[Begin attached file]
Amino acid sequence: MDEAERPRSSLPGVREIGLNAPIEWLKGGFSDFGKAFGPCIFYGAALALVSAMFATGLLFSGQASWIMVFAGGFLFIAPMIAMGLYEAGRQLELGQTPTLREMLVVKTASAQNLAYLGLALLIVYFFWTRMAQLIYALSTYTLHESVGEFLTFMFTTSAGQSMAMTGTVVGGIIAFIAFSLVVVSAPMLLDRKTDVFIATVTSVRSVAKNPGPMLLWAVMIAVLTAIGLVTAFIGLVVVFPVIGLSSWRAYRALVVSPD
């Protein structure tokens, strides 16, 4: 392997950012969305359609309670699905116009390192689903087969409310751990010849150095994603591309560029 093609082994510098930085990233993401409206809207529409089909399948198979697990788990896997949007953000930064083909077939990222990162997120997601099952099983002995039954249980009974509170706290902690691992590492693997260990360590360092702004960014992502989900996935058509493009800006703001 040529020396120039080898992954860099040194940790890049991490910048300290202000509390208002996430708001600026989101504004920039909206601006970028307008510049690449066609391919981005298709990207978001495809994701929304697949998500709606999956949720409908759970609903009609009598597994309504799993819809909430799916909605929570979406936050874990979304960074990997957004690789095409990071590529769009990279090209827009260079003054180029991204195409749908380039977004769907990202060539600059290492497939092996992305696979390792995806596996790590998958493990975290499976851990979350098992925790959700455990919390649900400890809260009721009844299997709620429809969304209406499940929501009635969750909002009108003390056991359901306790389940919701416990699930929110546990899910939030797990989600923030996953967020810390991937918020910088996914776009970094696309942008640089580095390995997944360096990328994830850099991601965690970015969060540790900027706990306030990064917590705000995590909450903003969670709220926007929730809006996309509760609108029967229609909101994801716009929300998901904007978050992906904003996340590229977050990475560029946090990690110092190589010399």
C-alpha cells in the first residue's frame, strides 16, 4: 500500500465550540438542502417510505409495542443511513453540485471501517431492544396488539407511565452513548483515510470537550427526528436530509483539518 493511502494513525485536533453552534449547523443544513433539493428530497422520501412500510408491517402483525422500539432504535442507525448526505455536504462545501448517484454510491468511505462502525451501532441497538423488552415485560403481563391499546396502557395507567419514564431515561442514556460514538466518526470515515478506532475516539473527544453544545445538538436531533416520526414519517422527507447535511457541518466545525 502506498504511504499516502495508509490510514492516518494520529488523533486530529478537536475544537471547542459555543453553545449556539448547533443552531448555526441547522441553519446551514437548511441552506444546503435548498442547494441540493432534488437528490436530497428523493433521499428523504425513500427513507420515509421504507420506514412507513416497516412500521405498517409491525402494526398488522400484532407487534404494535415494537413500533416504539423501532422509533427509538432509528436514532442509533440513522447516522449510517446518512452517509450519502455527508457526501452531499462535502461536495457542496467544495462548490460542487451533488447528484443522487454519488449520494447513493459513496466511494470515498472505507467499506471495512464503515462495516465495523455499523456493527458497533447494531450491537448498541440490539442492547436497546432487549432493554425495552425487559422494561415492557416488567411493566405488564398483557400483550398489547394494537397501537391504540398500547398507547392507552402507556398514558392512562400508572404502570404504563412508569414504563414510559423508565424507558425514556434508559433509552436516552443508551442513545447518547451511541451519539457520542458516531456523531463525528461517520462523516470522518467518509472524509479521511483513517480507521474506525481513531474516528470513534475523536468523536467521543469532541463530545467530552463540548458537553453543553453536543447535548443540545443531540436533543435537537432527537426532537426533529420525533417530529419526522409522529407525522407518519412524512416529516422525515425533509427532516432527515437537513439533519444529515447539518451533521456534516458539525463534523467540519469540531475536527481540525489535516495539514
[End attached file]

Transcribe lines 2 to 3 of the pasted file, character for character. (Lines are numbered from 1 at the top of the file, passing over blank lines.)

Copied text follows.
């Protein structure tokens, strides 16, 4: 392997950012969305359609309670699905116009390192689903087969409310751990010849150095994603591309560029 093609082994510098930085990233993401409206809207529409089909399948198979697990788990896997949007953000930064083909077939990222990162997120997601099952099983002995039954249980009974509170706290902690691992590492693997260990360590360092702004960014992502989900996935058509493009800006703001 040529020396120039080898992954860099040194940790890049991490910048300290202000509390208002996430708001600026989101504004920039909206601006970028307008510049690449066609391919981005298709990207978001495809994701929304697949998500709606999956949720409908759970609903009609009598597994309504799993819809909430799916909605929570979406936050874990979304960074990997957004690789095409990071590529769009990279090209827009260079003054180029991204195409749908380039977004769907990202060539600059290492497939092996992305696979390792995806596996790590998958493990975290499976851990979350098992925790959700455990919390649900400890809260009721009844299997709620429809969304209406499940929501009635969750909002009108003390056991359901306790389940919701416990699930929110546990899910939030797990989600923030996953967020810390991937918020910088996914776009970094696309942008640089580095390995997944360096990328994830850099991601965690970015969060540790900027706990306030990064917590705000995590909450903003969670709220926007929730809006996309509760609108029967229609909101994801716009929300998901904007978050992906904003996340590229977050990475560029946090990690110092190589010399």
C-alpha cells in the first residue's frame, strides 16, 4: 500500500465550540438542502417510505409495542443511513453540485471501517431492544396488539407511565452513548483515510470537550427526528436530509483539518 493511502494513525485536533453552534449547523443544513433539493428530497422520501412500510408491517402483525422500539432504535442507525448526505455536504462545501448517484454510491468511505462502525451501532441497538423488552415485560403481563391499546396502557395507567419514564431515561442514556460514538466518526470515515478506532475516539473527544453544545445538538436531533416520526414519517422527507447535511457541518466545525 502506498504511504499516502495508509490510514492516518494520529488523533486530529478537536475544537471547542459555543453553545449556539448547533443552531448555526441547522441553519446551514437548511441552506444546503435548498442547494441540493432534488437528490436530497428523493433521499428523504425513500427513507420515509421504507420506514412507513416497516412500521405498517409491525402494526398488522400484532407487534404494535415494537413500533416504539423501532422509533427509538432509528436514532442509533440513522447516522449510517446518512452517509450519502455527508457526501452531499462535502461536495457542496467544495462548490460542487451533488447528484443522487454519488449520494447513493459513496466511494470515498472505507467499506471495512464503515462495516465495523455499523456493527458497533447494531450491537448498541440490539442492547436497546432487549432493554425495552425487559422494561415492557416488567411493566405488564398483557400483550398489547394494537397501537391504540398500547398507547392507552402507556398514558392512562400508572404502570404504563412508569414504563414510559423508565424507558425514556434508559433509552436516552443508551442513545447518547451511541451519539457520542458516531456523531463525528461517520462523516470522518467518509472524509479521511483513517480507521474506525481513531474516528470513534475523536468523536467521543469532541463530545467530552463540548458537553453543553453536543447535548443540545443531540436533543435537537432527537426532537426533529420525533417530529419526522409522529407525522407518519412524512416529516422525515425533509427532516432527515437537513439533519444529515447539518451533521456534516458539525463534523467540519469540531475536527481540525489535516495539514